Almost all the 3 ½ hours of colloquy at the February 28, 2023 Supreme Court hearing on the student debt relief cases, Biden v. Nebraska, No. 22-506, and U.S. Department of Education v. Brown, No. 22-535, was devoted to two issues: (1) whether the plaintiff states and/or individuals have standing to challenge the debt cancellation program, and if they do, (2) whether the mass cancellation of more than $400 billion in student loan debt is authorized under the Higher Education Relief Opportunities for Students, or HEROES, Act and otherwise is procedurally proper.
Only Justices Clarence Thomas and Neil Gorsuch asked questions specifically focused on the most fundamental — but barely mentioned — underlying issue in these cases: Does the Biden administration’s half-trillion dollar so-called debt forgiveness giveaway to tens of millions of borrowers violate the Appropriations Clause of the U.S. Constitution?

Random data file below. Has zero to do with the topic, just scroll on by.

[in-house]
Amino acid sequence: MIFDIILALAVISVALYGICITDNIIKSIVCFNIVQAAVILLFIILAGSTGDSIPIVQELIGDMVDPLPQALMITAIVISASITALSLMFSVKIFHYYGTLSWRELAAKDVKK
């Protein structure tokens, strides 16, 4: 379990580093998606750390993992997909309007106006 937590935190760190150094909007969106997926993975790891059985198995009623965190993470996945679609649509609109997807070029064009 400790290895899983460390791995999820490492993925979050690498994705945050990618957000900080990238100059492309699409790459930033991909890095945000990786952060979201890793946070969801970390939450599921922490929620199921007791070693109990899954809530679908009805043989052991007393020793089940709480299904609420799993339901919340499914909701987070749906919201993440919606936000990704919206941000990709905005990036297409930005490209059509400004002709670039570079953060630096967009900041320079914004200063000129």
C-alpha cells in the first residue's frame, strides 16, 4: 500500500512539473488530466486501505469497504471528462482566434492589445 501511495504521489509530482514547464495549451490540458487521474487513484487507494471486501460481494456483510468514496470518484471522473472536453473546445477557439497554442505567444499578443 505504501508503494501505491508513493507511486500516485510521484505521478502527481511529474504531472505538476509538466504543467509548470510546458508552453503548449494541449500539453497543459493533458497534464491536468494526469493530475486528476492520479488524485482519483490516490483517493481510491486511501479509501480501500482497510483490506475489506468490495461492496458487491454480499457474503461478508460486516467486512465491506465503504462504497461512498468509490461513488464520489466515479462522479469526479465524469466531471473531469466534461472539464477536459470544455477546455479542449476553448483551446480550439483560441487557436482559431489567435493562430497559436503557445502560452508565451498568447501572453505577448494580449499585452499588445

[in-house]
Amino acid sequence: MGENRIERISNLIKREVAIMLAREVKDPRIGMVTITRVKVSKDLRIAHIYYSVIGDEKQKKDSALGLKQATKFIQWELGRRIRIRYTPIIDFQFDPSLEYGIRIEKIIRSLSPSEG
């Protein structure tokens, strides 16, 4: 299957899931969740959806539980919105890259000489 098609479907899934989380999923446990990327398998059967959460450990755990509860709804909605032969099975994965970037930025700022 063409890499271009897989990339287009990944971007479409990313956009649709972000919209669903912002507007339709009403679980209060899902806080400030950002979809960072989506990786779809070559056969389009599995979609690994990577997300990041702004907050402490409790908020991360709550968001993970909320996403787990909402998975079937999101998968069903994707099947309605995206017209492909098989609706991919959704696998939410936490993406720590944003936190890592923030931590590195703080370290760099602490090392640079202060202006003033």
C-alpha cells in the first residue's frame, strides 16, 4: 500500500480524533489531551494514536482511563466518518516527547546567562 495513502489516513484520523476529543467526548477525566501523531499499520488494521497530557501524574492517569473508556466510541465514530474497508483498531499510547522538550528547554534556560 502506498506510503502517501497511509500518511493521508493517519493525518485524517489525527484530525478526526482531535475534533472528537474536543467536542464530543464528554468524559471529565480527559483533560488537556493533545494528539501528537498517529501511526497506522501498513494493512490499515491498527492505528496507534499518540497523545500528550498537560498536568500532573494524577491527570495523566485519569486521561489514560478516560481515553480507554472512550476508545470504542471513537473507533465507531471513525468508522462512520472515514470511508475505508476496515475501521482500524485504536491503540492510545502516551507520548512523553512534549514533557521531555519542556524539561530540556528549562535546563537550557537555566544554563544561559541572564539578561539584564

The answer—which my former, long-time law partner Herb Fenster and I addressed in the amicus brief that we filed on behalf of the Atlantic Legal Foundation—is that the entire mass student debt cancellation is unconstitutional.
Law360 has published our Expert Analysis, which focuses on the questions that Justices Thomas and Gorsuch asked at the hearing about the Appropriations Clause issue. As discussed in our article, U.S. Solicitor General Elizabeth Prelogar’s response was flawed, but Nebraska Solicitor General James Campbell’s answer was exactly correct: The Executive Branch cannot usurp Congress’ “power of the purse,” which is a tenet of the separation of powers.